Arab News Japan
DUBAI: Life in space might very well be possible after Japan’s education ministry’s latest discovery, which found more than 20 types of amino acids detected in samples of an asteroid that was brought to Earth in December 2020.
The Japan Times reported that the detection is the first evidence of amino acids on asteroids from space, which will give astronomers an understanding of how the vital organic molecule first arrived on planet Earth.
The Japan Aerospace Exploration Agency’s (JAXA) probe Hayabusa2 spacecraft collected the samples from an asteroid named Ryugu. The spacecraft landed on the asteroid in 2019 and collected about 5.4 grams of samples from the asteroid’s surface and subsurface.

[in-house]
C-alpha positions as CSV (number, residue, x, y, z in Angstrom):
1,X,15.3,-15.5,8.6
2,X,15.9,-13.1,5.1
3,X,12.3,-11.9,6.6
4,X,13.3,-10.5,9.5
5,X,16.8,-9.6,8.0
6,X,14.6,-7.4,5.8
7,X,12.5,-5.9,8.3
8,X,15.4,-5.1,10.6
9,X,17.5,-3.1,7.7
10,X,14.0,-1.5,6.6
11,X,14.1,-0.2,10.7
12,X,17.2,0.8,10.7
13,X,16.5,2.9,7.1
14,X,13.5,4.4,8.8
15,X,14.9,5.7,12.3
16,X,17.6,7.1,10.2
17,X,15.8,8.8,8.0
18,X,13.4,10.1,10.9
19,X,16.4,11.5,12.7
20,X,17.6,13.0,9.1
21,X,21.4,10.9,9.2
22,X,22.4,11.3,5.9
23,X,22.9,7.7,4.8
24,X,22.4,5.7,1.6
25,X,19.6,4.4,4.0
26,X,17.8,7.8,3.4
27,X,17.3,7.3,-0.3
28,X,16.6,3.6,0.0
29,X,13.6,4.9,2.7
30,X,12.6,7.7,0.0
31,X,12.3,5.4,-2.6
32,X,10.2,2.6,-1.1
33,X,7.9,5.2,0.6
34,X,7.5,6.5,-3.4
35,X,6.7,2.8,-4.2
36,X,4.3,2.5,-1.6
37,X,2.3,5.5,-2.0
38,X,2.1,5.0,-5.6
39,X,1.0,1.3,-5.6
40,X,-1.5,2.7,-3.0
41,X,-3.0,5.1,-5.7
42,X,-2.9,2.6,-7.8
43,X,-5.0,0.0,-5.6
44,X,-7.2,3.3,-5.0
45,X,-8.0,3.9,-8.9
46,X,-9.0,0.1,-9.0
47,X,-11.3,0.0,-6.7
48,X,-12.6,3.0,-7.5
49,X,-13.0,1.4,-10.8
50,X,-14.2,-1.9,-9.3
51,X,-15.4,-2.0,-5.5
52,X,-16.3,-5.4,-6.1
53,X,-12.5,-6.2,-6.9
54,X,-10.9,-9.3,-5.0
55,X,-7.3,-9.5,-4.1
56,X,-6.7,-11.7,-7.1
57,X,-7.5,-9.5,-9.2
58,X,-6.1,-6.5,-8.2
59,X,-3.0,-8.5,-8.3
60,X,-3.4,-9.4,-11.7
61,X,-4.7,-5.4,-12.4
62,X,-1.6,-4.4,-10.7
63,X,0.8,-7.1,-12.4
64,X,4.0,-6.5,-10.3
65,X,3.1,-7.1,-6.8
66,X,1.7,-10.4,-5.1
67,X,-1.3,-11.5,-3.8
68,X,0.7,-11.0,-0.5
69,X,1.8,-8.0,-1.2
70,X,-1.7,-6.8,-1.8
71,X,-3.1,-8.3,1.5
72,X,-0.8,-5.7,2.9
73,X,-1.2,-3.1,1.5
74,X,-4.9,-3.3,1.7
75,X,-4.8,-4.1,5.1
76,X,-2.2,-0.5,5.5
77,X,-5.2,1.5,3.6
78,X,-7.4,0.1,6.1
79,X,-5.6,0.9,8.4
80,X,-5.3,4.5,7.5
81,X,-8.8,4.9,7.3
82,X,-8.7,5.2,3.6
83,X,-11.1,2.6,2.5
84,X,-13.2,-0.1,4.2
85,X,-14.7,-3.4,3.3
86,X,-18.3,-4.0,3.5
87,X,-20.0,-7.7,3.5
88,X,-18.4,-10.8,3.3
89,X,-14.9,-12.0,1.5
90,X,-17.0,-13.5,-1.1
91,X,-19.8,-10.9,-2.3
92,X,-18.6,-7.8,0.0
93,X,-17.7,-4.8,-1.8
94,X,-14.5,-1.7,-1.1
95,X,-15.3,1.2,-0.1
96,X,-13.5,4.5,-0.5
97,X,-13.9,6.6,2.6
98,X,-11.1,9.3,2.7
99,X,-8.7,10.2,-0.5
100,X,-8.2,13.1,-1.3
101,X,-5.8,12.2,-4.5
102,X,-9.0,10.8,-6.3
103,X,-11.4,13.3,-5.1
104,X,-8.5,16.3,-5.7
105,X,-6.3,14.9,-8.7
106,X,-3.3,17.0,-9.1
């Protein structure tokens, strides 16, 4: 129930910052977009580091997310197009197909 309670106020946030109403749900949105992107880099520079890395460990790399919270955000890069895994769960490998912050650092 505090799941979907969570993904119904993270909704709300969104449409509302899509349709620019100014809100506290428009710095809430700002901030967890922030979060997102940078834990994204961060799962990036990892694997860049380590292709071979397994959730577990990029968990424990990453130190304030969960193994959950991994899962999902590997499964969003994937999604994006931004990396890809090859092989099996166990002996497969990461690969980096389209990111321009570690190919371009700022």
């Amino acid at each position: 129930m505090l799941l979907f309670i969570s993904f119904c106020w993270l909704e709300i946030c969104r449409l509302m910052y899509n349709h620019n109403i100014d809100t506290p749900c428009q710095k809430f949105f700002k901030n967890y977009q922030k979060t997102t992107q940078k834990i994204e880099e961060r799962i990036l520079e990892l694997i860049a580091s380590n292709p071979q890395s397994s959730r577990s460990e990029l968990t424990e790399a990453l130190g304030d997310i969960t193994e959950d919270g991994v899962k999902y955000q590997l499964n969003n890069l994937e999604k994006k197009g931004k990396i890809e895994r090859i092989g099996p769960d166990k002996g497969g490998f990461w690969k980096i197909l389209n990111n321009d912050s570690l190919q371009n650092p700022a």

Ryugu is a carbon-rich fragment from a larger asteroid, which formed from the same dust and gas that created our solar system.
Ryugu’s surface gave scientists a look at the substances that were floating around over 4 billion years ago.
Amino acids are the building blocks of proteins, making them essential organic molecules for life. Ancient rocks on Earth have offered evidence that similar molecules to those found on Ryugu arrived here billions of years ago.
It is possible that the essential molecules first arrived on earth through comets and asteroids, and the Ryugu samples have now proven that these molecules exist on asteroids in space.
Samples from Ryugu will help scientists understand more about our solar system and how life on Earth came to be.